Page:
Malibu: August, 1983. It’s the day of Nina Riva’s annual end-of-summer party, and anticipation is at a fever pitch. Everyone wants to be around the famous Rivas: Nina, the talented surfer and supermodel; brothers Jay and Hud, one a championship surfer, the other a renowned photographer; and their adored baby sister, Kit. Together, the siblings are a source of fascination in Malibu and the world over—especially as the offspring of the legendary singer, Mick Riva.
The only person not looking forward to the party of the year is Nina herself, who never wanted to be the center of attention, and who has also just been very publicly abandoned by her pro tennis player husband. Oh, and maybe Hud—because it is long past time to confess something to the brother from whom he’s been inseparable since birth.
Jay, on the other hand, is counting the minutes until nightfall, when the girl he can’t stop thinking about promised she’ll be there.
And Kit has a couple secrets of her own—including a guest she invited without consulting anyone.
By midnight the party will be completely out of control. By morning, the Riva mansion will have gone up in flames. But before that first spark in the early hours before dawn, the alcohol will flow, the music will play, and the loves and secrets that shaped this family’s generations will all come bubbling to the surface.
Malibu Rising is a story about one unforgettable night in the life of a family: the night they each have to choose what they will keep from the people who made them… and what they will leave behind.
Malibu Rising is not an uplifting happy go-lucky book. It’s not a fast paced story with a high stakes plot. It’s a story about family that questions blood ties, fate and free will. Are we doomed to make the same mistakes as our parents? To follow in their footsteps or can we break the wheel?
Taylor Jenkins Reid writes the most beautiful stories. We get these gorgeous descriptions of Malibu while also getting these characters who seem larger than life yet so relatable. A twisted web of entangled storylines that mislead you at every turn only to finally reveal what the story is actually about and how it all connects. I really enjoyed this omniscient POV where we get to be in multiple people’s heads, to see things from their perspective to help create this well rounded picture. It was interesting and not something I’ve come across before.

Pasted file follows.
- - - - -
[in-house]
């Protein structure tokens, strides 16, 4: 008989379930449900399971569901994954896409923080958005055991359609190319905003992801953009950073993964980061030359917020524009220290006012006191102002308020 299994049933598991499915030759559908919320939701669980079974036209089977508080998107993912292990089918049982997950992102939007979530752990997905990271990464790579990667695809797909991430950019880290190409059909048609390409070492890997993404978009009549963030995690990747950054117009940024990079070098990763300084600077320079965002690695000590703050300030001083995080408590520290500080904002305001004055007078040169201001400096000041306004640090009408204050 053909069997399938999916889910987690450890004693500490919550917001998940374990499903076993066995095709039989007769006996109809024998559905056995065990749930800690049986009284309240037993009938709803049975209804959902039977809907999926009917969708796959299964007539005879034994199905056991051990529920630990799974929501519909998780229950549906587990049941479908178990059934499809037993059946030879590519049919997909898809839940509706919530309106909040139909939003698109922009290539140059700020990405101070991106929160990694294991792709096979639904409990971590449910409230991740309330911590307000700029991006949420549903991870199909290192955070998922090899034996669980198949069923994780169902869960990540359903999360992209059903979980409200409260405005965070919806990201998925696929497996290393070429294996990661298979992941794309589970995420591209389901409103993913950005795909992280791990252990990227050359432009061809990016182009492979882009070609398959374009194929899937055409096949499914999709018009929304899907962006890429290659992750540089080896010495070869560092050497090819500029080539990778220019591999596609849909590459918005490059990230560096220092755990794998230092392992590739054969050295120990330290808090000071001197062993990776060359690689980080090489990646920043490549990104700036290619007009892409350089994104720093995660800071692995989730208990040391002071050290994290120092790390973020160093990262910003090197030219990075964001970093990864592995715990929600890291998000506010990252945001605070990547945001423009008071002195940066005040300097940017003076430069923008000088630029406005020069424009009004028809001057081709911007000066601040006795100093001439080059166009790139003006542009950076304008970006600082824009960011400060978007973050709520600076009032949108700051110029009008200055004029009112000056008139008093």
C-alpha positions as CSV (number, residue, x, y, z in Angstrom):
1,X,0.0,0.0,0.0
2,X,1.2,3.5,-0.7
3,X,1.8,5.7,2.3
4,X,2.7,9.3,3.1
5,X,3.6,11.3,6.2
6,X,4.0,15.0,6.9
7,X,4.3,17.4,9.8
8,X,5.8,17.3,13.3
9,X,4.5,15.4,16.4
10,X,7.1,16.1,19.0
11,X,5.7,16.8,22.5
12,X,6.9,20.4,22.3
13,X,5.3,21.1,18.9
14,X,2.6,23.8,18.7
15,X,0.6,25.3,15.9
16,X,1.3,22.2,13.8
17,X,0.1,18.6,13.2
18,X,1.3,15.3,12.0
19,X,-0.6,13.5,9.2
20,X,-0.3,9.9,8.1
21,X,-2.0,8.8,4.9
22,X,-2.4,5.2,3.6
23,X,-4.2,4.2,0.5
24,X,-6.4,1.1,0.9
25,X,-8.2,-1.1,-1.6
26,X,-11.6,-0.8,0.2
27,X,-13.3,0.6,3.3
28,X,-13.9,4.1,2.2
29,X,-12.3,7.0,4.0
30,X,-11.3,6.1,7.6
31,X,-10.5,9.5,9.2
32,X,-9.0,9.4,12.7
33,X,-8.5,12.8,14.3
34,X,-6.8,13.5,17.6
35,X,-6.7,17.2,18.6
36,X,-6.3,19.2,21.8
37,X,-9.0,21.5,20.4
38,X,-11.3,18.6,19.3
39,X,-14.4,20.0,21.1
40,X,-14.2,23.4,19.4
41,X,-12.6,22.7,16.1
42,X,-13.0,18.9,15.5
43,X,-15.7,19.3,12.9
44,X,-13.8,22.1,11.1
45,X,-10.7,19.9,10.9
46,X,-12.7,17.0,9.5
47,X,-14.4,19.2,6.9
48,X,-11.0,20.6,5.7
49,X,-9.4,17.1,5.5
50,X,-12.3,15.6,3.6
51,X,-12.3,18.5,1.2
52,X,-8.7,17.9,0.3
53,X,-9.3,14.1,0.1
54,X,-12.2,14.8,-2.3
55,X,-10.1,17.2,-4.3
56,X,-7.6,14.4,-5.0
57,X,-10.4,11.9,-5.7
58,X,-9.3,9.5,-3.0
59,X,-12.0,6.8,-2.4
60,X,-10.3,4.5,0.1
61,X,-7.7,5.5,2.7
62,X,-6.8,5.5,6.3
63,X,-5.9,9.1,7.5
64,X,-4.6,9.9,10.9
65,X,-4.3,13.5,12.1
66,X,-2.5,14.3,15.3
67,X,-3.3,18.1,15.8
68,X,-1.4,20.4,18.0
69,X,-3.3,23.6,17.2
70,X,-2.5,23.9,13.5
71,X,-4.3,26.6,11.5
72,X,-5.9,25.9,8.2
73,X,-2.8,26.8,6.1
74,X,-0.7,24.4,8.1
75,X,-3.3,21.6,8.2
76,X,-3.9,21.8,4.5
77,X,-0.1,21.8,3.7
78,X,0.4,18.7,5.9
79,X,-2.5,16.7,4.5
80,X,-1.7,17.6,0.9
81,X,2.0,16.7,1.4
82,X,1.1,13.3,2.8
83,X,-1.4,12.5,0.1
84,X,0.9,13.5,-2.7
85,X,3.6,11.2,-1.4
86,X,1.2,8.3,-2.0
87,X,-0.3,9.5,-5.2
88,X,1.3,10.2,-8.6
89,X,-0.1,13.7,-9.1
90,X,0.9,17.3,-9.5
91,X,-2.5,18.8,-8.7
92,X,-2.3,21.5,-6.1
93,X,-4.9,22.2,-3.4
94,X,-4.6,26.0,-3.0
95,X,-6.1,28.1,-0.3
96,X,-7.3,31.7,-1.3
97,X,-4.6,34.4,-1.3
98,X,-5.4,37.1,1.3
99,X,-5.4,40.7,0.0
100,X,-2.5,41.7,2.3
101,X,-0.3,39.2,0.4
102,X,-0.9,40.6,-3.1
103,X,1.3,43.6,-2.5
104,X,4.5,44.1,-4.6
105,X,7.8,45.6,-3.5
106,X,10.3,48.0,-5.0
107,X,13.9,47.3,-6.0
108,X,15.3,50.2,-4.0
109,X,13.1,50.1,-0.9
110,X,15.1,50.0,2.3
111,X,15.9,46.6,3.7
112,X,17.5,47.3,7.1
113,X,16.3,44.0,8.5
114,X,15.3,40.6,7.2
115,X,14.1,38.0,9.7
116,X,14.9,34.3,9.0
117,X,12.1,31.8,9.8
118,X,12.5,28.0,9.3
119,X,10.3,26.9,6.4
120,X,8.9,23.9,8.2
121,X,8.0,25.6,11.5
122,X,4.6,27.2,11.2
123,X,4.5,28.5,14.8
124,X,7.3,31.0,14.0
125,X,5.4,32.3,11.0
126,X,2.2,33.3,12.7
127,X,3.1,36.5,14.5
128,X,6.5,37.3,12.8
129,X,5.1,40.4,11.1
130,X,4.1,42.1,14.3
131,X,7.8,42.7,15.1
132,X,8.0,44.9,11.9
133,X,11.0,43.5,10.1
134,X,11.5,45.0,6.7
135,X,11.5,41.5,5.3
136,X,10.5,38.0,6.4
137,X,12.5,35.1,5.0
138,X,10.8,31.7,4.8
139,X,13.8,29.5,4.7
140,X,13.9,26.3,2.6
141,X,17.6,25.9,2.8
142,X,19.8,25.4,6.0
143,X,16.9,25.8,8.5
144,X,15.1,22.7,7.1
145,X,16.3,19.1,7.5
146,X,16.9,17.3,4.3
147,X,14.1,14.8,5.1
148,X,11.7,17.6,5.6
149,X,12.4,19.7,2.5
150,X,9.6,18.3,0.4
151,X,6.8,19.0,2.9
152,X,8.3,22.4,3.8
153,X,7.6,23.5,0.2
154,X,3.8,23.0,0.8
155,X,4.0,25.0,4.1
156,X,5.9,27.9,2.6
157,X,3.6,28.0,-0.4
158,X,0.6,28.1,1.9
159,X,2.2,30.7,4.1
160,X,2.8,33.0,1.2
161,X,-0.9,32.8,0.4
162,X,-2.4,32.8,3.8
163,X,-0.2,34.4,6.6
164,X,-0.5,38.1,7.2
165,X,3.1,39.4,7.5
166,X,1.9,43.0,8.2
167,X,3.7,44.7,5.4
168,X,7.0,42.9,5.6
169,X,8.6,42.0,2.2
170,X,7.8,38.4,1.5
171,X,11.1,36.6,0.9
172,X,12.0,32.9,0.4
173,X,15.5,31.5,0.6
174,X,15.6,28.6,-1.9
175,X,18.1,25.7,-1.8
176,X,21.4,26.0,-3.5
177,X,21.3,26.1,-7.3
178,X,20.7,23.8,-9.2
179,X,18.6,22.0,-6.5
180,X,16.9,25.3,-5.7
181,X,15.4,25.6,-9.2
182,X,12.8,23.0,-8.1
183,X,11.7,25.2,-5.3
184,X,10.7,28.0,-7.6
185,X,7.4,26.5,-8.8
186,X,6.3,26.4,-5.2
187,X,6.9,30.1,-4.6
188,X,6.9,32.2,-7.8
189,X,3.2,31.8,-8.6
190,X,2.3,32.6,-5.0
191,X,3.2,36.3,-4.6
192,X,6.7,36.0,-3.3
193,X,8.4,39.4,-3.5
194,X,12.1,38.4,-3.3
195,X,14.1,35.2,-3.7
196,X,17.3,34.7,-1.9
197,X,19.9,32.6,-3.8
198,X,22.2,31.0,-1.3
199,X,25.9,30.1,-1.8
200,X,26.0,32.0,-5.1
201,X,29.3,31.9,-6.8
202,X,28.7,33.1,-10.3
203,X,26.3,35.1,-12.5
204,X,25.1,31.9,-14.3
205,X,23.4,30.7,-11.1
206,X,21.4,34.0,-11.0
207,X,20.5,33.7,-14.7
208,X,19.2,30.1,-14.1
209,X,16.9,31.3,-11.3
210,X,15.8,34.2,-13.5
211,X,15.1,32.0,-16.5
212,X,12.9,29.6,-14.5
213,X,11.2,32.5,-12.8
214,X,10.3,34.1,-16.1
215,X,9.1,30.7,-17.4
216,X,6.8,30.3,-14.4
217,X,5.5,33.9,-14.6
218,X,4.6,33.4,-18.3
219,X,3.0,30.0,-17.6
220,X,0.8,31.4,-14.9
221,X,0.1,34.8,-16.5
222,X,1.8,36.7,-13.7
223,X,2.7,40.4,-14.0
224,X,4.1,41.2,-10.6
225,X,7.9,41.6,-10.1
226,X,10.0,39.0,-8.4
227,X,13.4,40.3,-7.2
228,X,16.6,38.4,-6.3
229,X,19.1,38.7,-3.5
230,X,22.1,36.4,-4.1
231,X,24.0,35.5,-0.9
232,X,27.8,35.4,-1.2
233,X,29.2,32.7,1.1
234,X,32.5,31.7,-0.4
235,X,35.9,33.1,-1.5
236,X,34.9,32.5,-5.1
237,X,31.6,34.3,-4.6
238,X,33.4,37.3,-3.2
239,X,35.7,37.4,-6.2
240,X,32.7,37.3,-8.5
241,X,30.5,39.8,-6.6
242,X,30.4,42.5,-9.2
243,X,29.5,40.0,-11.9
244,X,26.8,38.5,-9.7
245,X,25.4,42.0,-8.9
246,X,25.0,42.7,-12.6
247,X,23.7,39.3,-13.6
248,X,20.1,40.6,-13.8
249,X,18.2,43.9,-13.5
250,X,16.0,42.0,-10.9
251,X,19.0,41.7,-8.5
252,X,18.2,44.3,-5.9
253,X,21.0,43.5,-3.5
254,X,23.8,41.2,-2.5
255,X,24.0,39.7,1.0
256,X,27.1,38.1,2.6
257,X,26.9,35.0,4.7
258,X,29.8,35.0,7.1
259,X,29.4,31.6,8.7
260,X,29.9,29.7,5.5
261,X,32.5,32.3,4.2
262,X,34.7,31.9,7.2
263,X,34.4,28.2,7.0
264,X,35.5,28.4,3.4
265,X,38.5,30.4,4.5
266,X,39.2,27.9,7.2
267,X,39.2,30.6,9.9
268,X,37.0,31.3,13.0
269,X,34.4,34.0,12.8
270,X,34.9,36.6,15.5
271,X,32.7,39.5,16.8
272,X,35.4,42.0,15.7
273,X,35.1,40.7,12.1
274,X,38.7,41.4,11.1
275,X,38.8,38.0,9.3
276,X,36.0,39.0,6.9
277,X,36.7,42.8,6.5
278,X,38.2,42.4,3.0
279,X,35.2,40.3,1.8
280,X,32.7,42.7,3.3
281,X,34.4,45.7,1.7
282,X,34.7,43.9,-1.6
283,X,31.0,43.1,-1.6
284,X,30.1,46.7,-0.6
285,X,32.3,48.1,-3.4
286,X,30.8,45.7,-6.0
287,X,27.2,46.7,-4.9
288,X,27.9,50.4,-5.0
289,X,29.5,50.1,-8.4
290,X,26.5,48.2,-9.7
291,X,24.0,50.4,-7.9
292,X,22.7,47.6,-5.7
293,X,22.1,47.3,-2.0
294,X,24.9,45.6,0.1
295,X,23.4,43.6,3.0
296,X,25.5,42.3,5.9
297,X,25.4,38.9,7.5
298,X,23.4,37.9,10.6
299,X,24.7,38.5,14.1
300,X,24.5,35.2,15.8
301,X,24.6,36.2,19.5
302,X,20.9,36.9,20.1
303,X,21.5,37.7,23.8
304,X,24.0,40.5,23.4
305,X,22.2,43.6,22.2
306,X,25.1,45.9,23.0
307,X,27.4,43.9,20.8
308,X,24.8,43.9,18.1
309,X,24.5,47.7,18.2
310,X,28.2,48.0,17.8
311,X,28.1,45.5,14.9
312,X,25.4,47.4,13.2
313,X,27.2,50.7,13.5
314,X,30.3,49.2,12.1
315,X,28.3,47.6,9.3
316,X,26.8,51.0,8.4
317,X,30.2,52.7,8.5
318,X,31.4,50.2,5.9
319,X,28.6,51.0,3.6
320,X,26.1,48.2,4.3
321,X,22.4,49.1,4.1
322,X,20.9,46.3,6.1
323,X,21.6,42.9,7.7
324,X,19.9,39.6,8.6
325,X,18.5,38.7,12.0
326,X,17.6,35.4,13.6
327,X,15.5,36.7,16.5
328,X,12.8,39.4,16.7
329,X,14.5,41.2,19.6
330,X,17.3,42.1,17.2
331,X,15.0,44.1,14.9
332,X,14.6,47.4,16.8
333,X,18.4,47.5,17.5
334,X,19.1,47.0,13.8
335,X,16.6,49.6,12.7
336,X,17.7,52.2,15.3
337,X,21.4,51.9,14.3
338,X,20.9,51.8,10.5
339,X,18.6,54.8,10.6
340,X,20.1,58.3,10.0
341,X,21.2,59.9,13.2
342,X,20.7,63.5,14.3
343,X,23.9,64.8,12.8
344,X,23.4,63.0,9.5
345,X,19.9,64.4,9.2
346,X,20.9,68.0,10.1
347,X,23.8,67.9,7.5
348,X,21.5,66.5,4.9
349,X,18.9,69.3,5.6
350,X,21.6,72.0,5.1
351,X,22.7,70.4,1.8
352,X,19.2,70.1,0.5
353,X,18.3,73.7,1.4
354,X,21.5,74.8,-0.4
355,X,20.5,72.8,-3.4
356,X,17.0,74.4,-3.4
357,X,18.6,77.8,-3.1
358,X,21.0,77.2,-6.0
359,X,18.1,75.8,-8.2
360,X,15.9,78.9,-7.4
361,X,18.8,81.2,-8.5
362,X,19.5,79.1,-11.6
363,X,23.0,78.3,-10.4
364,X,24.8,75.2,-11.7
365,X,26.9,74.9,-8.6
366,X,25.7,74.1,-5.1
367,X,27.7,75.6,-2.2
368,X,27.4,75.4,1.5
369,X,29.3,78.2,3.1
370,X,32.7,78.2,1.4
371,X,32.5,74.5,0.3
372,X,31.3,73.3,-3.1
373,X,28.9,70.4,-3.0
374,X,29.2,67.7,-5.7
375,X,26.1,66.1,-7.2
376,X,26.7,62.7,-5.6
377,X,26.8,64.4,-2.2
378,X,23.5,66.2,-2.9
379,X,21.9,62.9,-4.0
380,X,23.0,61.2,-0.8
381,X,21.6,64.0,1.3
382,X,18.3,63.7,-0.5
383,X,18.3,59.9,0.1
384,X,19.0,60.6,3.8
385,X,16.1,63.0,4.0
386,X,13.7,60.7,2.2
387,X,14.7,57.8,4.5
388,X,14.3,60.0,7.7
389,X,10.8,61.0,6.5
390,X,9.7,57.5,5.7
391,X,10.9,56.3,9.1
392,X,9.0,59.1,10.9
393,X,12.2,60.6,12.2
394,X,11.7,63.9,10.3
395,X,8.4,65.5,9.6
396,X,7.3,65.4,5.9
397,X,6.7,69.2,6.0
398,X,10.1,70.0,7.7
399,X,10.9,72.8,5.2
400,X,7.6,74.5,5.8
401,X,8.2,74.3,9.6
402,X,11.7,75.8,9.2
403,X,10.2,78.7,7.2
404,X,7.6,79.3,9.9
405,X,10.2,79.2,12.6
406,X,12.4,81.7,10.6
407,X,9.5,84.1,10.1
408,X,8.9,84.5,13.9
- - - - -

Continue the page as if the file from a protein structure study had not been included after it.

The story itself follows the Rivas; both June and Mick’s story along with their children’s. Dual timelines in the first part that flashes back to 1950-1970 to give us the family history while simultaneously introducing us to the siblings and what their lives are like in present day 1983 (leading up to their epic annual party). The second part takes place throughout the night of said epic party. I thought it was done well and couldn’t turn away from the train wreck that was Mick and June and how throughly they screwed everything up. Fair warning, it’s not a love story.
I have to admit when I read the first few chapters I was thinking this was going to be some rich people problems type book. The more fame and money you have, the more problems right? This was not the case. It was a depressing, sad story that while slow at times always managed to keep my interest. So many parallels between June and her daughter Nina it hurt to watch but I couldn’t look away. Nina and her siblings Hud, Jay and Kit were this formidable unit that had the sibling relationship I’ve always craved. It was probably my favorite part of the book.
The book synopsis is a tad misleading with the talk of fires and Malibu burning. It just didn’t tie in well and probably could’ve just been left out. It was a book full of love and hope with a big dose of reality. Life isn’t always easy or pretty. If you’re looking for a book about family dynamics and relationships with no plot beyond that I highly recommend this one. It won’t be for everyone but it’s one I’d pick up and read again.